The Canada Revenue Agency has sent letters to more than 100,000 people who contributed too much to a tax-free savings account last year. They have 60 days to respond or else pay a penalty equal to one per cent a month.
Only 72,000 people got a warning last year. But the percentage of errors is lower, given the greater number of TFSA contributors.
Revenue Minister Gail Shea is promising leniency to those who made an honest mistake. I’ve already heard from a half dozen of them, including one close to home (my adult son).
The letters are going out just after J. Paul Dube, the Taxpayers’ Ombudsman, released a report saying the CRA didn’t do enough to explain the rules. In particular, many people didn’t wait a year to replace TFSA funds they had withdrawn.
He said the agency couldn’t just publish information, but had to make sure that Canadians could find the information.
Did the government create too complex rules for the TFSA? Did it communicate well enough to the banks selling — and in many cases, overselling — the new savings product?
A Canadian Press article had some criticism of the year-long blitz by the government to lessen the rate of TFSA errors.
Focus-group surveys commissioned by the agency last year indicated Canadians found the official TFSA website confusing and difficult to navigate, even after it was revamped to better highlight the over-contribution rule.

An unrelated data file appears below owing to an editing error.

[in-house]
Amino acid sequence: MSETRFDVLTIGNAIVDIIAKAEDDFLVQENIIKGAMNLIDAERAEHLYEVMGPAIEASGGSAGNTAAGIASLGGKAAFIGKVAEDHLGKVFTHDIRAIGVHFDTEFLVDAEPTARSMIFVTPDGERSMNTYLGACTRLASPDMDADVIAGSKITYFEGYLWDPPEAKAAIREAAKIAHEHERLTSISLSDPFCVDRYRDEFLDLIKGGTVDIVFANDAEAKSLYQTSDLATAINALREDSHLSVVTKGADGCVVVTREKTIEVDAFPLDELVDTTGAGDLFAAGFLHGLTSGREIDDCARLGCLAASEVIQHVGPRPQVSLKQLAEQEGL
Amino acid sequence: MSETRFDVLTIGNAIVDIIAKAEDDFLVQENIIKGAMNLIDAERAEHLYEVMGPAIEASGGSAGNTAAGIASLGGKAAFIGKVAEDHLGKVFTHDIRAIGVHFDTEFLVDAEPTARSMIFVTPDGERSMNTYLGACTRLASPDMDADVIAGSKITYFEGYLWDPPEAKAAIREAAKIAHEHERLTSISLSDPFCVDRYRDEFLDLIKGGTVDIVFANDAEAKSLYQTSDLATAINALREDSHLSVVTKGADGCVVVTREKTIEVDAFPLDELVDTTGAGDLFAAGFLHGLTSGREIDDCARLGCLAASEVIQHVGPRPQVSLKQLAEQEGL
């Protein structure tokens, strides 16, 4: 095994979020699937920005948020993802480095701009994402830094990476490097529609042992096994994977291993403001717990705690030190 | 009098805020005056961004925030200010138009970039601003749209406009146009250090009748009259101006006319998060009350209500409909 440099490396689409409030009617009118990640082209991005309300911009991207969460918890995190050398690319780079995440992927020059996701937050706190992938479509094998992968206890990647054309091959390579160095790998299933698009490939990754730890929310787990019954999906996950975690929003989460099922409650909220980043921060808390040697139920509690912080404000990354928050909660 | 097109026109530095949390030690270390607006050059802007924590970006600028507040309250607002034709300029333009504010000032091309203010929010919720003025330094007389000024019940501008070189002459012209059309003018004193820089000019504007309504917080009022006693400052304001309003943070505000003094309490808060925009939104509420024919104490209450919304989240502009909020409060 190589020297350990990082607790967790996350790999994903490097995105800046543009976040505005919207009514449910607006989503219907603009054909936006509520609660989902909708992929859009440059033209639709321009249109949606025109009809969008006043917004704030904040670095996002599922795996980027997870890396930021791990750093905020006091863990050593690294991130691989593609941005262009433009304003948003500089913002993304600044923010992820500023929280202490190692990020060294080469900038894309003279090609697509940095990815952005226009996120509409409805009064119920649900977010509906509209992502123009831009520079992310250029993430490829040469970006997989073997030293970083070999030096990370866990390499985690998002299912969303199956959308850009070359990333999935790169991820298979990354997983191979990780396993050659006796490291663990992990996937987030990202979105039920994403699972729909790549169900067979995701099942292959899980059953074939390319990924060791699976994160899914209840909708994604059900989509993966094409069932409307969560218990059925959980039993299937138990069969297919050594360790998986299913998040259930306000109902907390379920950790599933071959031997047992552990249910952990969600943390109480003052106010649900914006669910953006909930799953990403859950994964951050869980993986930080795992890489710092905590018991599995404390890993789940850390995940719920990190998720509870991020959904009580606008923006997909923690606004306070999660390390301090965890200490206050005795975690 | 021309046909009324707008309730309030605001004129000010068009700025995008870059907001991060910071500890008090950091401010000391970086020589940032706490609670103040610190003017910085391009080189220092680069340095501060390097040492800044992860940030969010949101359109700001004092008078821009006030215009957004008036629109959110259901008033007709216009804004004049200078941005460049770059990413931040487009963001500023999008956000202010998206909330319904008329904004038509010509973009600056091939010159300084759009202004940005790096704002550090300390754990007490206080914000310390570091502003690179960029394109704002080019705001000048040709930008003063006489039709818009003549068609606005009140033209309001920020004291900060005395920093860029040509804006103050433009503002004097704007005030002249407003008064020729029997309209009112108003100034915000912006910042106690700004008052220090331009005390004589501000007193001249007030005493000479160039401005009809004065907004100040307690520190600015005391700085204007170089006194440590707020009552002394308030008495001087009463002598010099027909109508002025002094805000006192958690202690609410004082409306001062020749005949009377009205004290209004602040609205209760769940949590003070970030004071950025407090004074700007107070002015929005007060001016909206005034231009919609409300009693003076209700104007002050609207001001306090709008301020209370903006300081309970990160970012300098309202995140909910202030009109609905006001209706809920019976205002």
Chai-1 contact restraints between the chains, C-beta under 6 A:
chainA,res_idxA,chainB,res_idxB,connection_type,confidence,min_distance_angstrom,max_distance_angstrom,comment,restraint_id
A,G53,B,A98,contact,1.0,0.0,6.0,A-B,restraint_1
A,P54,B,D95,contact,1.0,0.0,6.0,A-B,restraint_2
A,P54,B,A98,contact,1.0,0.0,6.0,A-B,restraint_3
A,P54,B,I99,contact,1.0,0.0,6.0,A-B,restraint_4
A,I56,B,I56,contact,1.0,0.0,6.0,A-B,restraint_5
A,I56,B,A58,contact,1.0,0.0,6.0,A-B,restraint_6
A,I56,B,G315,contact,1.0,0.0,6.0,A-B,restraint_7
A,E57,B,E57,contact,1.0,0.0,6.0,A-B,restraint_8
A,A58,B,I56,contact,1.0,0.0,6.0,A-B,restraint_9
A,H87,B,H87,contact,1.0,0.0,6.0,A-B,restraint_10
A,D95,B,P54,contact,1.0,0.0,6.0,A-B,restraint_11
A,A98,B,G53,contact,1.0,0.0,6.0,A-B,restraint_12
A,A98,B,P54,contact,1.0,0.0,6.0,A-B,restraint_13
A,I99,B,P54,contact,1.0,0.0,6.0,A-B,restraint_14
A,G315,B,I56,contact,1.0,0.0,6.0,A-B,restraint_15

Other internal reports suggested the agency’s language in describing TFSAs to the public has been unclear.
It’s very easy to remove money from a TFSA, a factor that could underlie some of the inadvertent over-contributions.
“The risk of using a TFSA is that you may be tempted to take money out for another purpose,” says Neil Jain, founder of Money Life Skills in Toronto, quoted in the current issue of MoneySense magazine.
“With an RRSP, you’ll think hard before you withdraw from it.”
RRSP withdrawals are heavily taxed and you never get the contribution room back. I’m sure my own RRSP would be much smaller if I could tap it easily to satisfy spending urges.
So, if you get one of those CRA letters — they’re bulky, about eight pages apiece — try to put up a fight. Ask your financial institution to cover the penalty, especially if you weren’t warned about running afoul of the rules. Ask the CRA for clemency.
You have a good chance of being absolved of liability, given the confusion that still reigns in the second year of the new product’s life.
News flash: I’m giving my University of Toronto course, Investing for Beginners, again this fall on Thursday nights, starting Sept. 15. Here’s a link.
Hope to see you there if you can make it to the downtown campus.